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On Oct. 23, 1989, a white woman named Carol DiMaiti Stuart was murdered in Boston's Mission Hill neighborhood on her way home from a childbirth class at Brigham and Women's Hospital. The killing shocked the city. Her husband, Charles Stuart, claimed that an unidentified black man was responsible.
Local police responded aggressively. They searched homes in Mission Hill, stopped and frisked black men and boys, and eventually named a suspect: a young black man named Willie Bennett. But the city learned the truth when Charles Stuart jumped to his death off the Tobin Bridge shortly after his brother, Matthew Stuart, identified him as the real killer.
The murder, the hoax and the investigation consumed the city. It opened old racial wounds in Boston and it's on many people's minds again this week.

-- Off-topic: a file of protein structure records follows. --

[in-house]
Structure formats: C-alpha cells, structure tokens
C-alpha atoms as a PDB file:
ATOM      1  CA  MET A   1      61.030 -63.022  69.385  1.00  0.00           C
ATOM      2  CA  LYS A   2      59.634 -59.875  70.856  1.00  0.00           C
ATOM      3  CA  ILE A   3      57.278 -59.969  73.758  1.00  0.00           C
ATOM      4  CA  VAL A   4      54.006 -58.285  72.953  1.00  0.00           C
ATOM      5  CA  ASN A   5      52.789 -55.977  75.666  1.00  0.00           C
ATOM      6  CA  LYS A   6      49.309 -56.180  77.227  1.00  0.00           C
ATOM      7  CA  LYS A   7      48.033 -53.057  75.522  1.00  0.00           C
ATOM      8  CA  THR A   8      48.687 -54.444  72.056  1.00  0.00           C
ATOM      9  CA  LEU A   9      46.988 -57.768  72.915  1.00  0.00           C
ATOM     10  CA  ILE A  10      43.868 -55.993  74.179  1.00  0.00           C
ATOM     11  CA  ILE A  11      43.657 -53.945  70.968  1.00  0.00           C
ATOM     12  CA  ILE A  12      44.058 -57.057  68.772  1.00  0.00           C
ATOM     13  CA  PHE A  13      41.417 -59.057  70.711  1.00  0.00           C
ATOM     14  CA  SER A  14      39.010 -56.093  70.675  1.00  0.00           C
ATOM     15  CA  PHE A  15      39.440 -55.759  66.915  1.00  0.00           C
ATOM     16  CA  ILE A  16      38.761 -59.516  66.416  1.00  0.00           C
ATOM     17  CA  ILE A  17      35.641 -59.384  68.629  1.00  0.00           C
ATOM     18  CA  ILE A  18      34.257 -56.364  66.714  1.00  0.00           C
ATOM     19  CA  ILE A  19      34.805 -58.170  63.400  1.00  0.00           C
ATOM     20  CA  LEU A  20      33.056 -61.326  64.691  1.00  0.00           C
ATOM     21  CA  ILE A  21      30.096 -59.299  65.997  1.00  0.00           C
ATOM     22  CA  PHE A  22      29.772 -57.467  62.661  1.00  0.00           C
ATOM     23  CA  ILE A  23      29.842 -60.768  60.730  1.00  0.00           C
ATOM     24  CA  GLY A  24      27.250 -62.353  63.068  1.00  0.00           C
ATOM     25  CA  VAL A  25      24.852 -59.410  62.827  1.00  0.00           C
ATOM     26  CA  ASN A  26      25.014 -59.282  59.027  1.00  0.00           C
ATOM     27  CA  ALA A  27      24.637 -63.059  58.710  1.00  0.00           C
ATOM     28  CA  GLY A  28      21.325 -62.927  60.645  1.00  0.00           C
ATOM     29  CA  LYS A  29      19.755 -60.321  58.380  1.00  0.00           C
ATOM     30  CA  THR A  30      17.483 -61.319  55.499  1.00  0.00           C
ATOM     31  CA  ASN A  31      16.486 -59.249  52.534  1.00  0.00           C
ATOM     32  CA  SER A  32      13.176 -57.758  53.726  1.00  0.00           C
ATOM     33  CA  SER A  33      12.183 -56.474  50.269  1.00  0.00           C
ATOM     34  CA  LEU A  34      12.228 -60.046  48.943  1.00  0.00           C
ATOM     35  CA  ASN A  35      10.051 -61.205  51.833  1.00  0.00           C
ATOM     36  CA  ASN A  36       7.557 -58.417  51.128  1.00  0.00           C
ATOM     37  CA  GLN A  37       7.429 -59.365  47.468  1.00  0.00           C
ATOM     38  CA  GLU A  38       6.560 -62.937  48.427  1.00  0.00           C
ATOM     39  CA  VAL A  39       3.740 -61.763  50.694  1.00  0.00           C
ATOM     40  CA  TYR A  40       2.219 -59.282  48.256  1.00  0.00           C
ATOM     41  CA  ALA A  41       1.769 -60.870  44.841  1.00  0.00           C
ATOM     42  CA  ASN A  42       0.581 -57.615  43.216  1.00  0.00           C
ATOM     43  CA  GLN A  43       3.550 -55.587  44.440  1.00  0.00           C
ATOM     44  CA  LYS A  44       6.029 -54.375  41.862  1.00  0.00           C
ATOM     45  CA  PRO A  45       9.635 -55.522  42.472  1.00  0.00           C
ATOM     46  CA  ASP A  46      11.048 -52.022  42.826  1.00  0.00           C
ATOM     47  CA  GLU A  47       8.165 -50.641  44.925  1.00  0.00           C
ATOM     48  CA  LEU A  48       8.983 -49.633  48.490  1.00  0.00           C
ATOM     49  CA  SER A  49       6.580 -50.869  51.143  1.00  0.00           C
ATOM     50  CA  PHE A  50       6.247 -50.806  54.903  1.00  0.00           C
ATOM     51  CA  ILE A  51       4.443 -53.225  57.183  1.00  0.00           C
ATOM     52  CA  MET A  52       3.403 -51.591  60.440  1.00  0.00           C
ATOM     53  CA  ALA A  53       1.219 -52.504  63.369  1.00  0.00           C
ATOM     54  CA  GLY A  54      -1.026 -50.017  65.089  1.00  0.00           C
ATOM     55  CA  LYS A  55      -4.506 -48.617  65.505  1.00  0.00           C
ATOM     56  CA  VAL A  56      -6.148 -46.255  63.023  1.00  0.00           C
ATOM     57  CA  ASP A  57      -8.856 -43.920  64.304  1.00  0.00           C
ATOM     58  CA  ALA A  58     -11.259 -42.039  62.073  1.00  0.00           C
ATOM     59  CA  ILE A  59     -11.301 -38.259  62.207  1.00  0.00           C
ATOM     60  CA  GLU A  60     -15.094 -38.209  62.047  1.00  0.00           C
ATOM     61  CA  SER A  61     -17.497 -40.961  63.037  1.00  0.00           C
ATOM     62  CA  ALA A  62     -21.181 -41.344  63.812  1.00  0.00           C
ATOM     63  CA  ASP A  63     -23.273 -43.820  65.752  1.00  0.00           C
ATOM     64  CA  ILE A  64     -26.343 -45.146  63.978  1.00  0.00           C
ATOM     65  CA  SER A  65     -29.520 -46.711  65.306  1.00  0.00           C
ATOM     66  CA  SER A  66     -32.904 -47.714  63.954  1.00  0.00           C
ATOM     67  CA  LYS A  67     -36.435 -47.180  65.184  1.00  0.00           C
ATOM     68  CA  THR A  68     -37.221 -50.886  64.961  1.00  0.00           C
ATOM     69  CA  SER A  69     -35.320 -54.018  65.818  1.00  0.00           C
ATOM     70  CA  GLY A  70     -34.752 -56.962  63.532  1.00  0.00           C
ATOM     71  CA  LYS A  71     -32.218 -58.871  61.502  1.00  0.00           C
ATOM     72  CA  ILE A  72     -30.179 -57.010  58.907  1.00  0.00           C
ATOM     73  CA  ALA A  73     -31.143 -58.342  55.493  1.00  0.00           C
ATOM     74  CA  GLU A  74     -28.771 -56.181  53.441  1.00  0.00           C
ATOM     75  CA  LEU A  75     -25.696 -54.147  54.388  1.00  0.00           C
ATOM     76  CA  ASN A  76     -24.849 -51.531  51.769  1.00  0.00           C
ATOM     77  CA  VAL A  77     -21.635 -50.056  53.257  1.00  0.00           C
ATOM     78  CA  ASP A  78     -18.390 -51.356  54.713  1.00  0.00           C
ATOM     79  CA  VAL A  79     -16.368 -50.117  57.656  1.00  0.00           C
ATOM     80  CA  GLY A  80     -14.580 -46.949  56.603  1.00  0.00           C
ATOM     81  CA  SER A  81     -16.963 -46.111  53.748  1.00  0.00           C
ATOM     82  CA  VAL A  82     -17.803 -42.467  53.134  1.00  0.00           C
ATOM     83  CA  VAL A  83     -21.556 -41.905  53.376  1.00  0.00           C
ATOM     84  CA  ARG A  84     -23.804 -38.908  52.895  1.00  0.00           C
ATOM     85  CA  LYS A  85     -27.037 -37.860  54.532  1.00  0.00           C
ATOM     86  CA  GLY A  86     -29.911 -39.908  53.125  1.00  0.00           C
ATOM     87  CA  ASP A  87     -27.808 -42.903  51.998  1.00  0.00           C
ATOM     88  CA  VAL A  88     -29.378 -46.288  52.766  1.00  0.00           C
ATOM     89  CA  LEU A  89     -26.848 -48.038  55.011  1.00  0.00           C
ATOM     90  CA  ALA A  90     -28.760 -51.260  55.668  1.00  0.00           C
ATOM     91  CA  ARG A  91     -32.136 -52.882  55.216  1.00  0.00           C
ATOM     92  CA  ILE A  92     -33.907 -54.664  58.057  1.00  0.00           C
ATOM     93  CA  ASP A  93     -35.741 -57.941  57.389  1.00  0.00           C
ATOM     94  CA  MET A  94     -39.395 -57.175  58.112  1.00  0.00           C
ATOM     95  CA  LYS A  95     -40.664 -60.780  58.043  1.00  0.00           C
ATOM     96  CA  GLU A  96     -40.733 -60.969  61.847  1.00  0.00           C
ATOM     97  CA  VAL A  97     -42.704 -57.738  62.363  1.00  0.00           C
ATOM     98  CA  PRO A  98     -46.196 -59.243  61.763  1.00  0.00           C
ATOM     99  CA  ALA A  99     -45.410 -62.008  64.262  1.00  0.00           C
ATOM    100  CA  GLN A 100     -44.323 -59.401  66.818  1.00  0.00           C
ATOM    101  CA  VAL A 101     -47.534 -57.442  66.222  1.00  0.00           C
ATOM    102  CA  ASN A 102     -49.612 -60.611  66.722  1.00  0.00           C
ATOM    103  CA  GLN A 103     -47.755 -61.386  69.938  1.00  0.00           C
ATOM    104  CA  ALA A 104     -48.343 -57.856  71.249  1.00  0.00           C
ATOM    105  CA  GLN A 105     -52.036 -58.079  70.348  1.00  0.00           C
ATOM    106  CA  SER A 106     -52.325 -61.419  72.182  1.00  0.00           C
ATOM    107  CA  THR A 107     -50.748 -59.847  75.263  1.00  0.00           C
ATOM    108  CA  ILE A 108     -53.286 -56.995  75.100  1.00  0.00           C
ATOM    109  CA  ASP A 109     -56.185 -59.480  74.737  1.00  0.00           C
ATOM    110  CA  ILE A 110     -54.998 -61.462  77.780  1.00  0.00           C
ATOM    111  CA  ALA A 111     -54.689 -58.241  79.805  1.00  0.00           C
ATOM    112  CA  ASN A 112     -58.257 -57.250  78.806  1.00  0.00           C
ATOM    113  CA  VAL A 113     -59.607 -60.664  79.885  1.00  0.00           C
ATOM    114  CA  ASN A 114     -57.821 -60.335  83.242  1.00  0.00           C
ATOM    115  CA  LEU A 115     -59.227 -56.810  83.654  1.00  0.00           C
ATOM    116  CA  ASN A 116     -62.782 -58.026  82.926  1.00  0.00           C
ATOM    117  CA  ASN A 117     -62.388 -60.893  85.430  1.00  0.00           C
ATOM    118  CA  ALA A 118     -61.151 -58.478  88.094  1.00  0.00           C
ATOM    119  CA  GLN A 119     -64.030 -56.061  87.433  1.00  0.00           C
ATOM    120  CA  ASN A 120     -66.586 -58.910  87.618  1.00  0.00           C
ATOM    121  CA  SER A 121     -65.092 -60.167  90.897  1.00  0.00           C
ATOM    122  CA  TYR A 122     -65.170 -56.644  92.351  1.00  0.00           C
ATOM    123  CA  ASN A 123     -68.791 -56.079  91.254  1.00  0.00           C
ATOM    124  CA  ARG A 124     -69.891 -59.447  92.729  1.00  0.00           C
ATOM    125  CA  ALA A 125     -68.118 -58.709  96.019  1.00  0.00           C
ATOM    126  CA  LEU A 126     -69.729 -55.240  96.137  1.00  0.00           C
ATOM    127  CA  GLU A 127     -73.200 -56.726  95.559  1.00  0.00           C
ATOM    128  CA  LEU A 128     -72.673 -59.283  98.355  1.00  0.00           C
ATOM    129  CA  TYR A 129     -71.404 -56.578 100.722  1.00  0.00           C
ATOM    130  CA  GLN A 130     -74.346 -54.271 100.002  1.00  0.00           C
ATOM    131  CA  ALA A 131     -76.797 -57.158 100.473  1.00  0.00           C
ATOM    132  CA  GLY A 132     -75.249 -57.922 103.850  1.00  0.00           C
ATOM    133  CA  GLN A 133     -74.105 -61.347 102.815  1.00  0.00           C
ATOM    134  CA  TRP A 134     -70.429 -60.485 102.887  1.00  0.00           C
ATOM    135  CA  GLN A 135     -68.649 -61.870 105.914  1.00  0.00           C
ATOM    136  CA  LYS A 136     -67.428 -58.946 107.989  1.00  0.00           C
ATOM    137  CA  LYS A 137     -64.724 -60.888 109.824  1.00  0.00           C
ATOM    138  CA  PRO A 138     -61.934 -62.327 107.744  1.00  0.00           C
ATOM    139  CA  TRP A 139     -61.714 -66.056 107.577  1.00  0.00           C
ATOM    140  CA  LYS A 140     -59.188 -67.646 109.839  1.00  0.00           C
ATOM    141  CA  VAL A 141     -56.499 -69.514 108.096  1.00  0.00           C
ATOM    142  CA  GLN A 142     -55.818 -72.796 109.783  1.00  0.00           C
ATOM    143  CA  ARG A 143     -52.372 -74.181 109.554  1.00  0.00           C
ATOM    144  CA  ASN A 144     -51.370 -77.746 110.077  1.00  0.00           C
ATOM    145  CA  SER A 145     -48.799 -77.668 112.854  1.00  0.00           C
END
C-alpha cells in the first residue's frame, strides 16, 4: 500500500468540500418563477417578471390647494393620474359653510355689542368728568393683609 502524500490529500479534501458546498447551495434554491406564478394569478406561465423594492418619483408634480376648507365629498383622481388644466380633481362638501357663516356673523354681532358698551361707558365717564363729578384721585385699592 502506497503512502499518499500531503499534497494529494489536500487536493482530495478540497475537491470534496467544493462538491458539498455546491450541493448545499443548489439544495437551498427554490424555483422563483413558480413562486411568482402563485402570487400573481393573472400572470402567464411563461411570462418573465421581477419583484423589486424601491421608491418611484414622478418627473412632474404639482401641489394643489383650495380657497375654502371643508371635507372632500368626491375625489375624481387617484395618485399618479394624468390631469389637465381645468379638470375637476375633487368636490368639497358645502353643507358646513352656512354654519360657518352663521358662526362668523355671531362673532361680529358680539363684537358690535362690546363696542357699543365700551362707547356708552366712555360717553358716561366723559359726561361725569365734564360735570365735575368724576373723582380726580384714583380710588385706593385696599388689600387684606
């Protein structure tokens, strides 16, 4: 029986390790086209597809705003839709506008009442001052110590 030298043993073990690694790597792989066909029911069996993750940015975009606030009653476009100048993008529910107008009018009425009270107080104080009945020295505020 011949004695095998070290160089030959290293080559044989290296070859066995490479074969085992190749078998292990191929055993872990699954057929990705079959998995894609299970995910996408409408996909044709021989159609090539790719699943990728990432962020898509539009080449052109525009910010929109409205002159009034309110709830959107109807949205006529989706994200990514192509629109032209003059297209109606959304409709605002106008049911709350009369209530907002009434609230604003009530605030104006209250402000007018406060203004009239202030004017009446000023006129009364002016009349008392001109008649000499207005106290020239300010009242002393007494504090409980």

WBUR's Sacha Pfeiffer speaks with a local journalist who has written about the Stuart case — and who has spoken in recent years with Bennett, the wrongly accused suspect.
- "The murder and subsequent investigation touched every raw nerve in racially sensitive Boston. In the wake of the murder, black men and boys were searched without warning in Mission Hill. Mayor Raymond Flynn infamously (and uncharacteristically) branded the unknown killer as 'an animal.'"
- "News reports focused on the tragedy from the angle of a young, white, suburban couple, coming into Boston for childbirth classes as they prepared for the arrival of their first born child. They were dubbed the 'Camelot Couple.'"
- "'Before [Charles Stuart] happened we couldn’t get police to come over there to save our lives, literally. When the Stuart case happened, they were everywhere.'"
This segment aired on October 24, 2014.
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